MADISON, Wis. – Wisconsin Attorney General Josh Kaul joined an expanded coalition of nine attorneys general and several local jurisdictions on Friday in filing for a preliminary injunction to immediately block U.S. Department of Education Secretary Betsy DeVos’ unlawful attempt to siphon pandemic relief funds away from K-12 public schools while litigation is ongoing. Friday’s action comes in light of efforts by Secretary DeVos to undermine congressional intent through the promulgation of regulations that unlawfully reinterpret the Coronavirus Aid, Relief, and Economic Security Act (CARES Act) and run counter to efforts to ensure that schools have the flexibility they need to tackle the challenges of COVID-19. As a result of the interim final rule, $4,184,515.64 in Wisconsin alone could be diverted away from taxpayer-funded public schools in our poorest school districts to private institutions — in violation of the requirements established by Congress, the Administrative Procedure Act, and the U.S. Constitution.
“As public schools and local governments deal with financial challenges resulting from the pandemic, Secretary DeVos must follow the law that was passed by Congress rather than take money away from public schools,” said AG Kaul.
On March 27, 2020, Congress enacted the CARES Act in response to the ongoing pandemic and its impacts across the country. Under the act, Secretary DeVos is required to allocate funding to help schools prevent, prepare for, and respond to COVID-19. Specifically, the act, among other things, requires the Trump Administration to distribute billions of dollars in aid through the Elementary and Secondary School Emergency Relief Fund and the Governor’s Emergency Education Relief Fund to K-12 schools across the country — with more than $220 million slated for schools in Wisconsin from the combined funds. While the CARES Act provided local authorities with critical flexibility in using these resources, it also established that funds should be distributed in line with Title I of the Elementary and Secondary Education Act of 1965 (Title I). Title I funds are generally aimed at aiding children from low-income families across the country. Under the CARES Act, private schools are only eligible for funds in certain circumstances in line with established Title I criteria. However, in direct contravention of Congressional intent, the U.S. Department of Education’s interim final rule blows up the legislated mechanism by requiring the inclusion of private schools based on the total population they serve, instead of income as provided for by the CARES Act. Moreover, the U.S. Department of Education admits that its rule allows private schools — with tuitions more akin to private colleges — to demand these emergency funds, leaving the poorest school districts with less.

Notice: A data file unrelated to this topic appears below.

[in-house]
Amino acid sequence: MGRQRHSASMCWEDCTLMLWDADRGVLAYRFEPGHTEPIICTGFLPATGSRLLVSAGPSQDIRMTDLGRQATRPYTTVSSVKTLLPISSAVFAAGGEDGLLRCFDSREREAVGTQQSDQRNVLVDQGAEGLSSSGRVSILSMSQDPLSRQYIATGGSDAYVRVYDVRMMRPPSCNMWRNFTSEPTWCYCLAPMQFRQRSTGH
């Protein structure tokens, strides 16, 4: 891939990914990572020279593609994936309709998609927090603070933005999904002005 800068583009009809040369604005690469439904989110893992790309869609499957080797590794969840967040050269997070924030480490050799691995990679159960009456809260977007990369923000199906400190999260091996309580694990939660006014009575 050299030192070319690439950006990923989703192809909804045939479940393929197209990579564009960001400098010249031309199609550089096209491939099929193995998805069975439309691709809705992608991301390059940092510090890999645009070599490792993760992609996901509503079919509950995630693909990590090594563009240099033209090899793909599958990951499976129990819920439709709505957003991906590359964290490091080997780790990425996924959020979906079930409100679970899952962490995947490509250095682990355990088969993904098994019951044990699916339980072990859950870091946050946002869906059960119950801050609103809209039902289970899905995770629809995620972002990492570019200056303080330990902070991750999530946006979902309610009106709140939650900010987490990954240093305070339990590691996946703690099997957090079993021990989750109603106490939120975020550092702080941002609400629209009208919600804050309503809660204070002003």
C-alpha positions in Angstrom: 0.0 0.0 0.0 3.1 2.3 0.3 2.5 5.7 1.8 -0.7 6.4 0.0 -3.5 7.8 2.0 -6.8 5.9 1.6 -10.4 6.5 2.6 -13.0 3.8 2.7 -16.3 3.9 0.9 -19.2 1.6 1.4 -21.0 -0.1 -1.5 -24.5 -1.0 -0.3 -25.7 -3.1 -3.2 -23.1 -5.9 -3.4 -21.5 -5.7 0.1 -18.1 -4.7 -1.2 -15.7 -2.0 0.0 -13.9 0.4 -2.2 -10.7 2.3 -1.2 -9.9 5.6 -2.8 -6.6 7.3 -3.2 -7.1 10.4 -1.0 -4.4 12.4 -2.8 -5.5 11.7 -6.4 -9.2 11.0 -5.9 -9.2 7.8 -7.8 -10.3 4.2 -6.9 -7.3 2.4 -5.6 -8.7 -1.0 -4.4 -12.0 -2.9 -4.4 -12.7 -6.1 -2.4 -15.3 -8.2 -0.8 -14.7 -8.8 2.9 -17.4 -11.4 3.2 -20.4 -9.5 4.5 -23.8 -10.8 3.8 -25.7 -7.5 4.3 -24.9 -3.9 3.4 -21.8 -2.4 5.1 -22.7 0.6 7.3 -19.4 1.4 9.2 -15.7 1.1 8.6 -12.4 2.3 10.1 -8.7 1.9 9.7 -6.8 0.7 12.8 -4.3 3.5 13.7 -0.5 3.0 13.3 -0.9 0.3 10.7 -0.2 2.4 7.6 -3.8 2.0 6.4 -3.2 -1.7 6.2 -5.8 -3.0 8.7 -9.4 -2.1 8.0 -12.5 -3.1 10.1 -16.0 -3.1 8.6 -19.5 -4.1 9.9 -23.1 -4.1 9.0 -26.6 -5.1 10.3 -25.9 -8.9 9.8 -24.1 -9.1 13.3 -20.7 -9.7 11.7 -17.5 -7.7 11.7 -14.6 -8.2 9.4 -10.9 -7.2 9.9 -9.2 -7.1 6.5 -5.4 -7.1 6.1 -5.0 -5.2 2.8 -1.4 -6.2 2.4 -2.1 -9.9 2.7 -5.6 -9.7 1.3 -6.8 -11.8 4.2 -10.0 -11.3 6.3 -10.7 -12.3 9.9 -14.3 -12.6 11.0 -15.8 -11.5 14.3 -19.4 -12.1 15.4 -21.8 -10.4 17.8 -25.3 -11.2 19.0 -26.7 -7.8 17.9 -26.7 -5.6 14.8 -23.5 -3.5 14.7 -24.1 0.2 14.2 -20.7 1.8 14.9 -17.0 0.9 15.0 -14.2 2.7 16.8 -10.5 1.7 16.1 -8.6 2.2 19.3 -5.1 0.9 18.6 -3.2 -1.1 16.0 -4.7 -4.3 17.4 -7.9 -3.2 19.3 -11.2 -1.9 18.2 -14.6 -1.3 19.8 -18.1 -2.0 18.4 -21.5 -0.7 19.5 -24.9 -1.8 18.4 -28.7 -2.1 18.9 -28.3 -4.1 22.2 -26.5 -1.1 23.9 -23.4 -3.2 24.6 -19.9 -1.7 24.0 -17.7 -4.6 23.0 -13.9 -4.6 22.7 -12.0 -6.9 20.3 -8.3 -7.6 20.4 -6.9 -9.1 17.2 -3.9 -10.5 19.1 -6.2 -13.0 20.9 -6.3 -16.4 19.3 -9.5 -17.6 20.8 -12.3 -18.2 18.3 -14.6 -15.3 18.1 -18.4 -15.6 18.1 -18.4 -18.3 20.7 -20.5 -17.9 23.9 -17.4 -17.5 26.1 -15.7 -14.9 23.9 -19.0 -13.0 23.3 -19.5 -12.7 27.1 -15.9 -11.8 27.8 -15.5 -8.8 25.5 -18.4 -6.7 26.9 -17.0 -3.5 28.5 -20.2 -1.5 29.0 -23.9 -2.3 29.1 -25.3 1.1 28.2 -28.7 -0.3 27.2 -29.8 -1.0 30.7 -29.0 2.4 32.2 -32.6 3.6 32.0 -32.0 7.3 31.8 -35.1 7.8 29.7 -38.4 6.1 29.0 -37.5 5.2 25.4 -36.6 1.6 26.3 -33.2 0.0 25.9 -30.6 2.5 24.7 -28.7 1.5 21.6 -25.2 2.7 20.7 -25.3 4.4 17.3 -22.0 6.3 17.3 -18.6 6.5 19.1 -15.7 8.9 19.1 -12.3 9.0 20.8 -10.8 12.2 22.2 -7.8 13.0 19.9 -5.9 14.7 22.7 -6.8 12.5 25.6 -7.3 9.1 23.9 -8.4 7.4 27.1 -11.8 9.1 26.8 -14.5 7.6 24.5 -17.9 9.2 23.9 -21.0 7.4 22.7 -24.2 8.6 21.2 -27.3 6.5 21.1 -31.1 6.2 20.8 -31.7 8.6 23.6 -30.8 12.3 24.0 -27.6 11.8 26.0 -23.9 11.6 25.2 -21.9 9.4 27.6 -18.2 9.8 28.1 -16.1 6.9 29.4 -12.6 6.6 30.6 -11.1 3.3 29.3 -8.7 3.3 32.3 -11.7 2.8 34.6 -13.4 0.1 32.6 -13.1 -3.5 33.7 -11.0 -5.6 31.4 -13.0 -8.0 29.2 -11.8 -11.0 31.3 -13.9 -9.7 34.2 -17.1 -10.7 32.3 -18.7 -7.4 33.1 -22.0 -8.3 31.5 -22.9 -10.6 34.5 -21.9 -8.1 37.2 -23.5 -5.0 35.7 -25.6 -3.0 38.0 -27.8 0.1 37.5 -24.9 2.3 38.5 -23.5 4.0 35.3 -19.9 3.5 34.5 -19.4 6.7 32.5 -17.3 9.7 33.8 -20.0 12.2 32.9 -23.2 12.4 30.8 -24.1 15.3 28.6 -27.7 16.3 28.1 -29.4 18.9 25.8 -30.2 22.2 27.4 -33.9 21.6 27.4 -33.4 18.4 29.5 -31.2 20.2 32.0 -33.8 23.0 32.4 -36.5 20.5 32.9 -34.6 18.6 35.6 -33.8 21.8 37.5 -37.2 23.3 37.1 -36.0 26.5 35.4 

Building on the lawsuit filed last week, Attorney General Kaul urged the court to immediately enjoin the U.S. Department of Education’s unlawful rule, arguing that it threatens imminent and irreparable harm to Wisconsin and the other plaintiffs, to our schools, and to students across the country. As a result of the rule, public schools stand to lose significant CARES Act funds at a moment of crisis, directly contrary to the intent of Congress.
In addition to the arguments made in support of a preliminary injunction, Attorney General Kaul welcomed the addition of Hawaii, Maryland, and Pennsylvania, as well as the cities of Chicago, Cleveland, New York, and the San Francisco Unified School District to the lawsuit coalition.
In filing the brief, Attorney General Kaul joined the attorneys general of California, Michigan, Hawaii, Maine, Maryland, New Mexico, Pennsylvania, and the District of Columbia, as well as the cities of Chicago, Cleveland, New York, and the San Francisco Unified School District.